The unconscious mind is when you are doing or thinking something without being alert or aware that you are doing it. Along the idea of the unconscious mind Freud also developed the concept of the ‘ID’, the ‘Ego’ and the ‘Superego’. The id is described as an impulsive, selfish side to our personality which is ruled by a pleasure principle, the superego is the moral part of our personality which recognises right from wrong; and our ego is the part of our mind which tries to rationalise and arbitrate both sides of our thoughts. Freud believed that there were two main causes of abnormality in general. One of these was childhood traumas and the idea that a bad memory from our childhood is so traumatic that it buries itself in our subconscious.
Although both therapy forms reduced the phobia, SIT also inoculated patients from future phobias/stressors, proving it to be the more effective method by dealing with current and long-term future stressors. Additionally, Sheehy and Horan (2004) backed up SIT too by studying the effect of it on first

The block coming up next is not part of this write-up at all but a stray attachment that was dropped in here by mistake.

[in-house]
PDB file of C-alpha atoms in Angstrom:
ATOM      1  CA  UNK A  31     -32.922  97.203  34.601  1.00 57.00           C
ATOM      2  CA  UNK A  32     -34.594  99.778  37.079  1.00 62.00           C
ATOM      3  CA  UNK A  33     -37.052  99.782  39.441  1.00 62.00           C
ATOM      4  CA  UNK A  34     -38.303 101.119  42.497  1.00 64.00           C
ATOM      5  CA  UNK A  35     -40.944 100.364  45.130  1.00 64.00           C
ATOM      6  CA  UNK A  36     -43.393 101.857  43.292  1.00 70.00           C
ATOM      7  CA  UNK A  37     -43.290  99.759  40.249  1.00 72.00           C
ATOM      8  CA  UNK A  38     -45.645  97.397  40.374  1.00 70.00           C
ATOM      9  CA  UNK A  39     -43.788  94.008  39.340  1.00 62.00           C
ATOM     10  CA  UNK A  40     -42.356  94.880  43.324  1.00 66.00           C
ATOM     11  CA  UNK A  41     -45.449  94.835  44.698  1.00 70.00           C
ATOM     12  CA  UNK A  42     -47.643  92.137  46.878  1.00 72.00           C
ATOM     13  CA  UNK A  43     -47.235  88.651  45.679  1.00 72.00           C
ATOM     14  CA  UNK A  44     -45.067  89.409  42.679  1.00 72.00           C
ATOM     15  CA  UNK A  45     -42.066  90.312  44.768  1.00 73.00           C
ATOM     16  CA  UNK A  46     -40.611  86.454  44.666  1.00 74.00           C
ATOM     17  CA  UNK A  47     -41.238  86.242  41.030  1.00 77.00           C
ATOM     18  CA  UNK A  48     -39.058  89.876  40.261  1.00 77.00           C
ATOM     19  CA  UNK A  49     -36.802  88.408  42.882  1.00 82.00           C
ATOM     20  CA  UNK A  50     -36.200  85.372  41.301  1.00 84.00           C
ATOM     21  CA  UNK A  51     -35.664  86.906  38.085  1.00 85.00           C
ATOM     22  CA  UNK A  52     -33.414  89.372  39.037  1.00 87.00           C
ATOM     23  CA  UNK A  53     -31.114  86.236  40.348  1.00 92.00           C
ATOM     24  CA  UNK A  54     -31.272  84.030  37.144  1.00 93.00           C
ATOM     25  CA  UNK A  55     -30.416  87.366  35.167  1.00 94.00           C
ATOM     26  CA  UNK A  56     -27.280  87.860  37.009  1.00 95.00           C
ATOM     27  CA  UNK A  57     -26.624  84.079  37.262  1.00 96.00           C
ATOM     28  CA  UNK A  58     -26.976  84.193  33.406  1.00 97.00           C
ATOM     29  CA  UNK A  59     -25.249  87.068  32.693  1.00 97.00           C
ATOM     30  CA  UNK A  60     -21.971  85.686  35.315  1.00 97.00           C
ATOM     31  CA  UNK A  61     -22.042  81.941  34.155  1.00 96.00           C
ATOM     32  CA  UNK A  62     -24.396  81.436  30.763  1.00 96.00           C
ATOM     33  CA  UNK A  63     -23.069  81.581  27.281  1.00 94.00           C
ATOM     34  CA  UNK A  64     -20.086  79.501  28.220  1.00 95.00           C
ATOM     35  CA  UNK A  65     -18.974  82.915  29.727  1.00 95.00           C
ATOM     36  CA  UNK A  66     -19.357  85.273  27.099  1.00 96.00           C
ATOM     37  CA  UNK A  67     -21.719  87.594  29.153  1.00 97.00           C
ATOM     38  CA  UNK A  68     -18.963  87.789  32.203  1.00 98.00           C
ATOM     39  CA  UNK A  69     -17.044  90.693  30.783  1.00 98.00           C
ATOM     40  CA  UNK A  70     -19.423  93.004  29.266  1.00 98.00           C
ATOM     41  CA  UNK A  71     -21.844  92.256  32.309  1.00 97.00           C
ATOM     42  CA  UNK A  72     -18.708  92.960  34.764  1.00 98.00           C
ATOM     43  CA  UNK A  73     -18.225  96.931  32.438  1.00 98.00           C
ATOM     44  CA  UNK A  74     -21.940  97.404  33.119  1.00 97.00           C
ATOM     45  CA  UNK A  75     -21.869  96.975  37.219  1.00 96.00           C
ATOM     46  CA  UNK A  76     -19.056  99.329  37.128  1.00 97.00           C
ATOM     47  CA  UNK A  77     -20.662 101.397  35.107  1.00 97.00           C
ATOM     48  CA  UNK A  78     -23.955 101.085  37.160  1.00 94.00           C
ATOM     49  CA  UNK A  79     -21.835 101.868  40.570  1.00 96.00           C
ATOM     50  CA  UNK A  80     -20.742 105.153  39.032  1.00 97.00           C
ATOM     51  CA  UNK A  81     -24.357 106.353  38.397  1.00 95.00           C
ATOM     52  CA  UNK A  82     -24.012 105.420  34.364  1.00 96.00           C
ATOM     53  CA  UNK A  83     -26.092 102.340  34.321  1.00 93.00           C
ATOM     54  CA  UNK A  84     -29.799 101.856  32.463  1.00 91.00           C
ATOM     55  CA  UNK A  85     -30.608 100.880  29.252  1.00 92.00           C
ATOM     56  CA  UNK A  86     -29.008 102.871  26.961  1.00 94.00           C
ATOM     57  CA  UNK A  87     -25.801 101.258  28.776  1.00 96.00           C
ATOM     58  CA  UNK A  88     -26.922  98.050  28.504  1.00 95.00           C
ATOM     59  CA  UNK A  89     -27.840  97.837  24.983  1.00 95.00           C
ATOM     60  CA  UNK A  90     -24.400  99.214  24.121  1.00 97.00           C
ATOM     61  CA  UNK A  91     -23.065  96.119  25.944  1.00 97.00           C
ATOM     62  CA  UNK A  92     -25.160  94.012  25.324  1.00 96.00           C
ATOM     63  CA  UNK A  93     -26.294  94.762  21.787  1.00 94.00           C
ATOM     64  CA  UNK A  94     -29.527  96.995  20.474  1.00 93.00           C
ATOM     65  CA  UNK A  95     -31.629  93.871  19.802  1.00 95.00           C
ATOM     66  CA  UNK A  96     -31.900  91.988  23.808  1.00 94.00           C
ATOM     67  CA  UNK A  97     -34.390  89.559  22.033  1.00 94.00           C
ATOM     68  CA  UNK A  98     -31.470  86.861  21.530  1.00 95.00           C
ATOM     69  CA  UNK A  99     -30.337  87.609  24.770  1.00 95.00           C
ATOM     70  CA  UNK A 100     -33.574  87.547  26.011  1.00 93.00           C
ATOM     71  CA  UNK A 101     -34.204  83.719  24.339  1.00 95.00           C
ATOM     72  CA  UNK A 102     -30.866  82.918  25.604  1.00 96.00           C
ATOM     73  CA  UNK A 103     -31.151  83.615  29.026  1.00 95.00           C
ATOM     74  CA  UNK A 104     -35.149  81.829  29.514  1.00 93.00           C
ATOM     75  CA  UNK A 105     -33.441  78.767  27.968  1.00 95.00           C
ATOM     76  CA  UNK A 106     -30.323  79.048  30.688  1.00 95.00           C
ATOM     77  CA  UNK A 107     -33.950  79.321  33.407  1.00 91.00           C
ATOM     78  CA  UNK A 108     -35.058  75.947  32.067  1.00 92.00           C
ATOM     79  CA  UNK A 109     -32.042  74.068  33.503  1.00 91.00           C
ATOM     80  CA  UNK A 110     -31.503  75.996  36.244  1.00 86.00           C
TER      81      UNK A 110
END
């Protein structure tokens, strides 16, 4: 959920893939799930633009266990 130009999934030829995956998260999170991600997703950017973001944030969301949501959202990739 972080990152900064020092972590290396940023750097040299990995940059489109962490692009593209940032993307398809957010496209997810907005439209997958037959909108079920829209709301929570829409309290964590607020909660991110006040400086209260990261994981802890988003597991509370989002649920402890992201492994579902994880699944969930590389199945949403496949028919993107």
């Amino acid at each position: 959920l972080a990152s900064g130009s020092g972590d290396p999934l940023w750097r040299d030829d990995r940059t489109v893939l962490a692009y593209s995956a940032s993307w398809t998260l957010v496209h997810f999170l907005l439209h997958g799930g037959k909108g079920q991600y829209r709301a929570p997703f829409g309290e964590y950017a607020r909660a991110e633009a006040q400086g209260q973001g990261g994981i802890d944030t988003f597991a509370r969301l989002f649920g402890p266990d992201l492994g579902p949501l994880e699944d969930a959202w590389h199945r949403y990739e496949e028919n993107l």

Operant conditioning displays addicts change their behaviour in response to changes in the environment, such as rewards and punishments. Susceptibility of a person in behavioural models assume that a person would be most susceptible to addiction during both the initiation phase (initial rewards can shape future behaviour) and the maintenance phase ( because continued rewards can maintain behaviour). The behavioural model also assumes that all individuals are equally susceptible to developing an addictive behaviour, however if a person managed to give up their addiction, relapse might be less likely if they have 'unlearned' the addictive behaviour. During maintenance within the behavioural theory of addictive behaviour, it has been observed that burst firing Dopamine activity occurs in addicts not just when drug activity is taking place but instead before the consumption begins. For instance it has been observed that Cocaine addicts’ reward systems respond when merely put in a particular situation surrounding their addiction, likewise similar findings have been found in cigarette users, e.g., Dopamine neurons firing in response.